Criteo's new multigenerational New York advertising office.
INTRODUCING GENERATION Z
The design of work environments has undergone major changes in the past decade as Baby Boomers have begun to retire and Gen X'ers and Gen Y'ers (Millennials) have begun to dominate the workforce. Boomers desire for hierarchy and private offices has given way to open offices and more collaborative workstyles.
Will this trend continue for the foreseeable future? Most likely yes, BUT . . .
The next generation of workers is just beginning to enter the workforce and they will have a significant impact on design of work environments. Generation Z (generally those born after 1995) will create another shift in how we think about work. In approximately five years, they will comprise approximately 60 to 80 million people and 20 percent of the U.S. workforce.
Generally speaking, Generation Z is pragmatic, hardworking and interested in making an impact in the world. Having grown up with the Internet, they are the first generation born using smartphones and wireless technology almost exclusively, making them the most tech-savvy generation of all. Consequently, the growing use of technology (from video conferencing to collaboration software) will continue to impact the workplace.
CHANGING WORK STYLES
In a recent report from staffing agency Adecco, Gen Z'ers believe three years or fewer is the ideal job duration. Retaining Gen Z'ers may be the biggest challenge ahead for many companies, and making sure the workplace is "fresh" and not "stale or tired" will influence recruitment and retention. This means creating work environments that are flexible, adaptable and appealing to a new generation.
Gen Z'ers are likely to be more career focused and entrepreneurial than the Gen X'ers and Millennials. Having grown up during the Great Recession, they value authenticity, transparency and financial stability, and they want to be treated fairly and paid commensurate with their experience. Yet they also are committed to social causes and will choose companies that are socially engaged. When they find jobs that are professionally and personally meaningful, they may, in fact, be more loyal to their employers and accept less pay assuming they are passionate about the company's mission, direction, and leadership.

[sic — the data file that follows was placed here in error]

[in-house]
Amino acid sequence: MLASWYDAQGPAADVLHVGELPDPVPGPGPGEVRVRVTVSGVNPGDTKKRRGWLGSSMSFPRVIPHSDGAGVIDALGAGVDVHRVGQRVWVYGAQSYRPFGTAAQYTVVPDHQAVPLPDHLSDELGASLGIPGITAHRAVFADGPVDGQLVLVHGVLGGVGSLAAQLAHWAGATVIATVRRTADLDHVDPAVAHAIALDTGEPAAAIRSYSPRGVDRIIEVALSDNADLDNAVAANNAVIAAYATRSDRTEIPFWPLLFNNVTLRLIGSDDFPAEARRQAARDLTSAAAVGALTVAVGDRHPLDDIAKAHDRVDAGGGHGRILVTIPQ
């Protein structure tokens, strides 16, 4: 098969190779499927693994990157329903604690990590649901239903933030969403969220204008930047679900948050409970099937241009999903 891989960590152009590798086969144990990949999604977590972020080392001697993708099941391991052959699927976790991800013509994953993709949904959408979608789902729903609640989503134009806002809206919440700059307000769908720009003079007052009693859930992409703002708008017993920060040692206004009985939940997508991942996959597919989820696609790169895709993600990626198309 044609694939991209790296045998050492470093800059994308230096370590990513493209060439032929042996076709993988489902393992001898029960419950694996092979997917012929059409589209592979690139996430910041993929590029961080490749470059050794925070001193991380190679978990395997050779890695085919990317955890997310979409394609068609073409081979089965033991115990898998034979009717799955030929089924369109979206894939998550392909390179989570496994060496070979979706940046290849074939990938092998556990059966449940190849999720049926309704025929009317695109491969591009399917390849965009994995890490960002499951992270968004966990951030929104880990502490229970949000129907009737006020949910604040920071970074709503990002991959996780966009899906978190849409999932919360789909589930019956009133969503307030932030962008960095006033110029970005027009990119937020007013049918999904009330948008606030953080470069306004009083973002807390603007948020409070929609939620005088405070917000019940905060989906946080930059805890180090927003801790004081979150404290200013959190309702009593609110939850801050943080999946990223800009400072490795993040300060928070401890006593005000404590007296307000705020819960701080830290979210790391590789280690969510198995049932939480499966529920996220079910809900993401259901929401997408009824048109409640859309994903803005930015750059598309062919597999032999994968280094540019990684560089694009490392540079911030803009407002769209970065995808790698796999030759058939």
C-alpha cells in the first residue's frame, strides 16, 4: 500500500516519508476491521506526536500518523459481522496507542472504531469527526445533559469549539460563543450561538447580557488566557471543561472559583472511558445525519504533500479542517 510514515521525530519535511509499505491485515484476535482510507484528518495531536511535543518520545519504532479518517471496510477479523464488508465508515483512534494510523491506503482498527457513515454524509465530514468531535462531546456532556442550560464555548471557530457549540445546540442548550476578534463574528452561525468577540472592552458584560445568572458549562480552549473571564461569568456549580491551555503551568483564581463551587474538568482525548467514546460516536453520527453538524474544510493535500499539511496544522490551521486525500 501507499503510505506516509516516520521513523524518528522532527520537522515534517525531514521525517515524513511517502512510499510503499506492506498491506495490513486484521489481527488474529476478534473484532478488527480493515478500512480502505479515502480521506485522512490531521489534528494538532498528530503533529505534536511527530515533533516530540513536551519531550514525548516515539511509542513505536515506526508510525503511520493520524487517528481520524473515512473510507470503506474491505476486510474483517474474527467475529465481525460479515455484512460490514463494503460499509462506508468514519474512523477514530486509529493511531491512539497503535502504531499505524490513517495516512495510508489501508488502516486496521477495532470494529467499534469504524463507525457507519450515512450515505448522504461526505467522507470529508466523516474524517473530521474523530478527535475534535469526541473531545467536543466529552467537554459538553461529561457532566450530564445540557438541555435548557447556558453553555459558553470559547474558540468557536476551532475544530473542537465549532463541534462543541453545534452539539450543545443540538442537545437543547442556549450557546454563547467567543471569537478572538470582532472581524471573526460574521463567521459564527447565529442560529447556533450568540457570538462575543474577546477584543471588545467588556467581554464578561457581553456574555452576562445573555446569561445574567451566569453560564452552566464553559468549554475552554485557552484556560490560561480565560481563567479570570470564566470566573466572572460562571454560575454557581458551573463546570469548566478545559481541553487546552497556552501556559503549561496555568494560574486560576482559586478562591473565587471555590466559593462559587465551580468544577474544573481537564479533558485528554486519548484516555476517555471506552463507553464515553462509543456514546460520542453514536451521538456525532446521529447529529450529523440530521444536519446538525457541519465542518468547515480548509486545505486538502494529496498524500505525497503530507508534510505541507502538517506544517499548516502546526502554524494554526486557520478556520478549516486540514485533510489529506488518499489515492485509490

Opportunity for growth and career enhancement means they may be more dedicated and willing to work even harder than their predecessors. Change and having the opportunity to learn and grow will be especially relevant to Gen Z'ers. Their need for mentorship and learning will mean more openness and face-to-face communication with leadership, management, and co-workers.
So how is Generation Z shaping the workplace? Three trends are driving workplace design over the next five to 10 years.
- Uniformity: Look for more uniformity and consistency in the workplace. Gen Z'ers thrive on more structure and predictability than their predecessors. Does this mean we are trending back to the world of Dilbertville? No, but it does suggest that they are likely to want less chaos, noise and disruption in the workplace. A place for everything and everything in its place--maybe!
- Technology: Workplace collaboration is on the rise, and it will continue to accelerate as technology becomes easier to use. This is where Gen Zer's excel. Technology has been their friend and companion from day one and they expect technology that is seamless and ubiquitous. Desk phones, projectors and monitors will be replaced with uber-integrated technology. Walk from room to room or building to building and everyone will be "connected" automatically. Furniture, walls and other ordinary building materials will be reconceived to serve as vehicles for collaboration and visual displays through technology.
- Privacy: Because Gen Z'ers have grown up in a virtual world, they tend to be less social and comfortable in face-to-face interactions. While still collaborative, they will nonetheless want dedicated private time and quiet spaces for concentrated work. So, look for the workplace to morph once again from today's open workplace norm. Their tendency and ability to become distracted is another reason for needing more privacy going forward. Having a variety of work spaces of different shapes and sizes for different interactions (from very social to very private) will be increasingly important.